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Brazil’s new Forest Code a mixed bag for native ecosystems

Legal forest reserve and cattle pasture in the Brazilian Amazo
Legal forest reserve and cattle pasture in the Brazilian Amazon. By Rhett Butler.

The revised Forest Code passed into law by Brazil in 2012 could authorize conversion of 400,000 square miles of native grassland for industrial agriculture, while granting amnesty for deforesters in the Amazon rainforest, argues a policy piece published this week in the journal Science.

Brazil passed the revision in 2012 after years of acrimonious debate between environmentalists, indigenous groups, and the agribusiness lobby. The final law maintains baseline targets for forest cover in the Amazon, but relaxed some regulations on forest clearing in certain areas. It also waived reforestation requirements for small property owners who failed to comply with the previous code.

While environmentalists generally reacted negatively to the new Code, proponents argued that any lost ground would be made up through stronger law enforcement. The previous Code was largely ignored by landowners in remote parts of the Amazon, leading to more than 50 million hectares of illegally cleared forest.

The new paper estimates that while the new Forest Code indeed establishes greater transparency around land ownership in Brazil through a land registry, it effectively reduced the restoration commitment by 58 percent relative to the old Forest Code. That means some 29 million hectares of forest that would have been restored can now be permanently given over to farming and cattle ranching.

Worse, from the authors’ point of view, the new Forest Code allows large-scale conversion of other native ecosystems.

“Brazil has done a great job reducing deforestation in the Amazon, but the other biomes have been short-changed in the process,” said co-author Marcia Macedo of the Universidade Federal de Minas Gerais and the Woods Hole Research Center, noting that the new law allows legal deforestation of an additional 400,000 square kilometers of the Cerrado, a woodland savanna that has already been reduced in extent by 50 percent in recent years. “That’s an area almost the size of California. Allowing that to happen would be an environmental disaster.”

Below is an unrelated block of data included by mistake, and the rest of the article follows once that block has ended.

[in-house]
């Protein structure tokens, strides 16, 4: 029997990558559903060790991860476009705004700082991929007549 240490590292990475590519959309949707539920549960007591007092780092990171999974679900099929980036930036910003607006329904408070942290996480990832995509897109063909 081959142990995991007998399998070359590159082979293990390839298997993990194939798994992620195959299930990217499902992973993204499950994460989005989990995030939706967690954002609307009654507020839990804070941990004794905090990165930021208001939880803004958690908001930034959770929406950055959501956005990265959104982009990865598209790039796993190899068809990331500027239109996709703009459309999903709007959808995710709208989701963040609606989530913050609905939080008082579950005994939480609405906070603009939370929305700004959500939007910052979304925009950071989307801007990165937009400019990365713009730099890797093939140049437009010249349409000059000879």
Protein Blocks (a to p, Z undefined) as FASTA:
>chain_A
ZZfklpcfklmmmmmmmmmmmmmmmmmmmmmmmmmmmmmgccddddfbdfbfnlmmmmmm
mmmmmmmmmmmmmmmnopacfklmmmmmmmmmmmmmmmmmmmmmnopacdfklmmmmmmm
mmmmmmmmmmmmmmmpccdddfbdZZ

Percent difference between the remaining area of native vegetation and the area required to comply with the 2012 FC. Positive values indicate forest surpluses or land that may be legally deforested. Negative values indicate forest debts or land that requires restoration. Image and caption courtesy of Soares-Filho et al.

The new law also allows landowners to trade “surplus forests” — areas protected beyond what is required by law — as offsets. While supporters say this system puts a value on native forests, the paper notes that it will also undercut restoration requirements.

The authors say that though the agribusiness lobby seems to have won the short-term battle to weaken the Forest Code, long-term it is in the industry’s best interests to maintain a healthy and functioning ecosystem.

“The agribusiness lobby should see this as a big win, but if they continue to boycott and sabotage the Forest Code, they will be shooting themselves in the foot” said lead author Britaldo Soares-Filho of the Federal University of Minas Gerais. “Agricultural productivity depends on the conservation of native ecosystems and climate stability.”

Accordingly, the authors are hopeful that aligning economic incentives with native ecosystem conservation can result in better outcomes for both agribusiness and the environment.

“Increasingly, farmers and ranchers are adhering to voluntary registries that require commitments to improving social and environmental performance. Both certification schemes and voluntary registries may eventually enable access to special
markets that provide financial incentives to participating producers,” they write.

“Economic incentives for conserving forests, including the Warsaw Framework for Reducing Emissions from Deforestation and Forest Degradation as (REDD+), will be essential to help implement the Forest Code and to enable Brazil to better reconcile environmental conservation with agricultural development.”

CITATION: Britaldo Soares-Filho et al. Cracking Brazil’s Forest Code. SCIENCE VOL 344 25 APRIL 2014

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